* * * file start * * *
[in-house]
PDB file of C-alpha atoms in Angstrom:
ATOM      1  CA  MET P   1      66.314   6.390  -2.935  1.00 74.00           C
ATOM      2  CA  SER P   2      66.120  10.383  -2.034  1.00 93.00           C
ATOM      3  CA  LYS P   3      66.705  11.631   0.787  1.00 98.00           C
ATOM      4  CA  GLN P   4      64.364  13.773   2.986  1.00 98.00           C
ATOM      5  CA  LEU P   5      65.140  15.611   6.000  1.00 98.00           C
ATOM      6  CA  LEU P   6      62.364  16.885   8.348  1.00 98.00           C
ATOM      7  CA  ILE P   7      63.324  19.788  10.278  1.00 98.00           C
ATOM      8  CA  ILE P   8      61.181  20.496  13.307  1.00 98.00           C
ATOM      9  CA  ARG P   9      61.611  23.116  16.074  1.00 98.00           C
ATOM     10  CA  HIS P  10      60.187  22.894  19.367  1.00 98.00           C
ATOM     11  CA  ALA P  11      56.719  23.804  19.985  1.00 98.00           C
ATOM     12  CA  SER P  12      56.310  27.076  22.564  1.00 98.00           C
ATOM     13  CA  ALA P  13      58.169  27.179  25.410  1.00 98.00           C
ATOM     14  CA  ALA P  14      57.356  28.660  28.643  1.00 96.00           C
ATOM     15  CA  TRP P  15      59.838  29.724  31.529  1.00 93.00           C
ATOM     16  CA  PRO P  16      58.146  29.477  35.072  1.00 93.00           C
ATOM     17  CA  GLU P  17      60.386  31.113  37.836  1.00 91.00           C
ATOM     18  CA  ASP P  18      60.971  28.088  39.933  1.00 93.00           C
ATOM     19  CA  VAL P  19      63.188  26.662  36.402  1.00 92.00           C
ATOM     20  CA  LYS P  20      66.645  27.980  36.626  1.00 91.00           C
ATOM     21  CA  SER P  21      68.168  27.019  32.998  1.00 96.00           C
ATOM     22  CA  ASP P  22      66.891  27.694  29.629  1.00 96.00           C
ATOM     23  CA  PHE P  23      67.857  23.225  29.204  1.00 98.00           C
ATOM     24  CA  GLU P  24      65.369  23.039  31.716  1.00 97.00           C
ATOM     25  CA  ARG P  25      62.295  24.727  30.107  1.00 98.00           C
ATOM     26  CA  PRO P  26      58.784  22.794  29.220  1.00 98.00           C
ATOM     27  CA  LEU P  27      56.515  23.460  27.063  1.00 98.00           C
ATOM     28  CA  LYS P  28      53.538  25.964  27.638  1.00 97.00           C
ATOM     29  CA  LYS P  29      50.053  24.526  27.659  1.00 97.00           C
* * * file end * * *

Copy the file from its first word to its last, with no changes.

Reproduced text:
[in-house]
PDB file of C-alpha atoms in Angstrom:
ATOM      1  CA  MET P   1      66.314   6.390  -2.935  1.00 74.00           C
ATOM      2  CA  SER P   2      66.120  10.383  -2.034  1.00 93.00           C
ATOM      3  CA  LYS P   3      66.705  11.631   0.787  1.00 98.00           C
ATOM      4  CA  GLN P   4      64.364  13.773   2.986  1.00 98.00           C
ATOM      5  CA  LEU P   5      65.140  15.611   6.000  1.00 98.00           C
ATOM      6  CA  LEU P   6      62.364  16.885   8.348  1.00 98.00           C
ATOM      7  CA  ILE P   7      63.324  19.788  10.278  1.00 98.00           C
ATOM      8  CA  ILE P   8      61.181  20.496  13.307  1.00 98.00           C
ATOM      9  CA  ARG P   9      61.611  23.116  16.074  1.00 98.00           C
ATOM     10  CA  HIS P  10      60.187  22.894  19.367  1.00 98.00           C
ATOM     11  CA  ALA P  11      56.719  23.804  19.985  1.00 98.00           C
ATOM     12  CA  SER P  12      56.310  27.076  22.564  1.00 98.00           C
ATOM     13  CA  ALA P  13      58.169  27.179  25.410  1.00 98.00           C
ATOM     14  CA  ALA P  14      57.356  28.660  28.643  1.00 96.00           C
ATOM     15  CA  TRP P  15      59.838  29.724  31.529  1.00 93.00           C
ATOM     16  CA  PRO P  16      58.146  29.477  35.072  1.00 93.00           C
ATOM     17  CA  GLU P  17      60.386  31.113  37.836  1.00 91.00           C
ATOM     18  CA  ASP P  18      60.971  28.088  39.933  1.00 93.00           C
ATOM     19  CA  VAL P  19      63.188  26.662  36.402  1.00 92.00           C
ATOM     20  CA  LYS P  20      66.645  27.980  36.626  1.00 91.00           C
ATOM     21  CA  SER P  21      68.168  27.019  32.998  1.00 96.00           C
ATOM     22  CA  ASP P  22      66.891  27.694  29.629  1.00 96.00           C
ATOM     23  CA  PHE P  23      67.857  23.225  29.204  1.00 98.00           C
ATOM     24  CA  GLU P  24      65.369  23.039  31.716  1.00 97.00           C
ATOM     25  CA  ARG P  25      62.295  24.727  30.107  1.00 98.00           C
ATOM     26  CA  PRO P  26      58.784  22.794  29.220  1.00 98.00           C
ATOM     27  CA  LEU P  27      56.515  23.460  27.063  1.00 98.00           C
ATOM     28  CA  LYS P  28      53.538  25.964  27.638  1.00 97.00           C
ATOM     29  CA  LYS P  29      50.053  24.526  27.659  1.00 97.00           C